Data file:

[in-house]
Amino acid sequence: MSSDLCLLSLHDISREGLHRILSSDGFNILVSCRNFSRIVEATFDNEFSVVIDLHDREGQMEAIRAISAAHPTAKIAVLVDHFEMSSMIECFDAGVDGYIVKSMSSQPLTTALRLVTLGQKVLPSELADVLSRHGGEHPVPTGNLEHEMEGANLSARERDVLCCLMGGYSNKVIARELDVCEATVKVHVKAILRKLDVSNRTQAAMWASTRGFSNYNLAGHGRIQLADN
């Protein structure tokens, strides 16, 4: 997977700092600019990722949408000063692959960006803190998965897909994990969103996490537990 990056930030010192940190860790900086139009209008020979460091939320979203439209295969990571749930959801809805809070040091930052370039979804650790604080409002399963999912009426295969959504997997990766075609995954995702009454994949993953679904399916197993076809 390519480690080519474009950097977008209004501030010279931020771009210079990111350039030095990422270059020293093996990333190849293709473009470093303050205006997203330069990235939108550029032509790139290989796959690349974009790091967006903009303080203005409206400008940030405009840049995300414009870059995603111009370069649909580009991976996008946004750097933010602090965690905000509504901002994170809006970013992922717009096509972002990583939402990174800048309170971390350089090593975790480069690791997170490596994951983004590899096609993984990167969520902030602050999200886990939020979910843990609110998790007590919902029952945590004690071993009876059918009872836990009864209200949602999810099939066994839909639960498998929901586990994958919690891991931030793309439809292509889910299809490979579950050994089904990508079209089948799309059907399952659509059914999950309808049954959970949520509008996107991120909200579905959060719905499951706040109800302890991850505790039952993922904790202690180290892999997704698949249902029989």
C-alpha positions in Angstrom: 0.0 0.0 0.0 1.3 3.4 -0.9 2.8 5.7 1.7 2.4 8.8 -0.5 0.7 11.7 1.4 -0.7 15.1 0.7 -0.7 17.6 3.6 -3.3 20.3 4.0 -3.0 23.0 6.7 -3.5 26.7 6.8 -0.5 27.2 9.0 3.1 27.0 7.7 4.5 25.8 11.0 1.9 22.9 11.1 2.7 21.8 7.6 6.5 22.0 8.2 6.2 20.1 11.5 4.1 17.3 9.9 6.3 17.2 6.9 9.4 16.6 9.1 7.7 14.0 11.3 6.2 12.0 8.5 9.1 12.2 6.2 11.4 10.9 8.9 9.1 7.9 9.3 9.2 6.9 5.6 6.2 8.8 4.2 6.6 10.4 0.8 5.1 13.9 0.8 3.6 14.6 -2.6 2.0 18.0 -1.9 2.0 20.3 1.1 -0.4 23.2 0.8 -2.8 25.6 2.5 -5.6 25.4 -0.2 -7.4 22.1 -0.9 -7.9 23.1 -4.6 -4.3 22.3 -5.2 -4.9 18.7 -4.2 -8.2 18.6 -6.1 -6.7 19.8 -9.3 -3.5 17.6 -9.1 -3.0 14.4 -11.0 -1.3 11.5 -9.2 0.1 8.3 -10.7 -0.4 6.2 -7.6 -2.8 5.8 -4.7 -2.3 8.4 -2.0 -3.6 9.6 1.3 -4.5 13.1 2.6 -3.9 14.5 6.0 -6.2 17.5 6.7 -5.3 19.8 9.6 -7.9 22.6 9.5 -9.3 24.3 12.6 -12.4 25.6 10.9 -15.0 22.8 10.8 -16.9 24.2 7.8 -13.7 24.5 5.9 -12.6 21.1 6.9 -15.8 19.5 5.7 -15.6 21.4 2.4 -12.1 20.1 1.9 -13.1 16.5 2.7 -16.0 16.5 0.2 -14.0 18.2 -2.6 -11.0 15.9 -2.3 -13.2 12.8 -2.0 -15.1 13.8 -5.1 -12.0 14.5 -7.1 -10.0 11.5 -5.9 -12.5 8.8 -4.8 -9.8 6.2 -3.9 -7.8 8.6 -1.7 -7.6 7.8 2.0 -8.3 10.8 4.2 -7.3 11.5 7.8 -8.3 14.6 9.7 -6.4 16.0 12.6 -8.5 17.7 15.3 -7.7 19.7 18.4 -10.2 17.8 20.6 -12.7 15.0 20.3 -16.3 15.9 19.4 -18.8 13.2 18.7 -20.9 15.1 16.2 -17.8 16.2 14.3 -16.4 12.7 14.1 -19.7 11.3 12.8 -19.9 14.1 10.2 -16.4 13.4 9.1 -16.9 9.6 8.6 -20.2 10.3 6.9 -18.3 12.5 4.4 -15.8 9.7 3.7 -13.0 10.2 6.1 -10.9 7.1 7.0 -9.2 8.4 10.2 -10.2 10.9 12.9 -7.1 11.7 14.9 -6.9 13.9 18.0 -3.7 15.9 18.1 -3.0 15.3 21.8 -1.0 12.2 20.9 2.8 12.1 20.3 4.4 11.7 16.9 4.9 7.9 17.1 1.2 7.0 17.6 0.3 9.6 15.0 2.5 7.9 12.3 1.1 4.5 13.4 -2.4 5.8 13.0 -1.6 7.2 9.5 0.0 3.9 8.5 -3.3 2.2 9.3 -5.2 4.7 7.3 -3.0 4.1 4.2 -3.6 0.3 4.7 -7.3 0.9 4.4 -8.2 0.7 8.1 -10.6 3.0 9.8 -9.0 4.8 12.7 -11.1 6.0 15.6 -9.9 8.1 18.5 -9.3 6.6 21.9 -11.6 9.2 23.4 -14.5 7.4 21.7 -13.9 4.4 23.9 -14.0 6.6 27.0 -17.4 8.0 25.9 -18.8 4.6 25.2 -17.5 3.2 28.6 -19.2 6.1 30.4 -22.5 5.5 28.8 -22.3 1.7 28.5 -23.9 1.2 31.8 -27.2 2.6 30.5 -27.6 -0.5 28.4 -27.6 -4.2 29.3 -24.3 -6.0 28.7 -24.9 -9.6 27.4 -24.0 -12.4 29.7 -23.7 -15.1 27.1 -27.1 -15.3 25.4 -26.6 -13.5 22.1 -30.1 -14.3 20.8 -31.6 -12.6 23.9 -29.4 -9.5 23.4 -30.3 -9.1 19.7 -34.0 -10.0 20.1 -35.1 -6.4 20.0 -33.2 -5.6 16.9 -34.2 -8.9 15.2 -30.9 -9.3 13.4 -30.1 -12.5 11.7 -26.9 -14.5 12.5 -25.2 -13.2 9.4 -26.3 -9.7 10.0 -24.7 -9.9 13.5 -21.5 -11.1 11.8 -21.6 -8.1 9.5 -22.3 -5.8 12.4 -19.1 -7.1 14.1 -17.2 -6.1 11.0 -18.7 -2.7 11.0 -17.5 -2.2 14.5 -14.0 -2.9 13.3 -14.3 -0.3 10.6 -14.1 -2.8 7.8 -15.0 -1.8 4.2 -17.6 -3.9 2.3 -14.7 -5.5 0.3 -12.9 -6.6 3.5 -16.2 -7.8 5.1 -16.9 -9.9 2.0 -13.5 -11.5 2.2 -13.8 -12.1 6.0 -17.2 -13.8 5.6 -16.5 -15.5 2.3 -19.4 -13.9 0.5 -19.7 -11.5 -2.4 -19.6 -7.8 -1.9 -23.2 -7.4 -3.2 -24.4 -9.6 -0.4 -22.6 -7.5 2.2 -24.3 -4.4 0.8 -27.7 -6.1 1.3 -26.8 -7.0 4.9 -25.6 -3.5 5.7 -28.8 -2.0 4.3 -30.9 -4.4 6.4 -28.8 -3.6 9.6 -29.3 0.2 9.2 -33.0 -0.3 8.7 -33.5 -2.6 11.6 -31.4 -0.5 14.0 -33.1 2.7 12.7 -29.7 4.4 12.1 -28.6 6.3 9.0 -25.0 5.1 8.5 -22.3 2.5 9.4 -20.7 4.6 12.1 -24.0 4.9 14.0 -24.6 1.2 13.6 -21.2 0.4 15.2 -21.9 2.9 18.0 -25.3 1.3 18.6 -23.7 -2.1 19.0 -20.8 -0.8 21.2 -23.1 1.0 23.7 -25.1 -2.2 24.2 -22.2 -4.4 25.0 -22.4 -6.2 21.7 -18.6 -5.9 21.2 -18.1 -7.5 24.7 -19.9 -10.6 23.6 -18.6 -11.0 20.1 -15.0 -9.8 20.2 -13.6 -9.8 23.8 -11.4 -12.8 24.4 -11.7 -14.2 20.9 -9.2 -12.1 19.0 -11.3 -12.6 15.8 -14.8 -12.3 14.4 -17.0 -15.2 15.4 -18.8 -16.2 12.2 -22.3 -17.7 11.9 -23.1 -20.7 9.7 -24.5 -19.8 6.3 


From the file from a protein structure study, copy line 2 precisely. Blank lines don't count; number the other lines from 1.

Amino acid sequence: MSSDLCLLSLHDISREGLHRILSSDGFNILVSCRNFSRIVEATFDNEFSVVIDLHDREGQMEAIRAISAAHPTAKIAVLVDHFEMSSMIECFDAGVDGYIVKSMSSQPLTTALRLVTLGQKVLPSELADVLSRHGGEHPVPTGNLEHEMEGANLSARERDVLCCLMGGYSNKVIARELDVCEATVKVHVKAILRKLDVSNRTQAAMWASTRGFSNYNLAGHGRIQLADN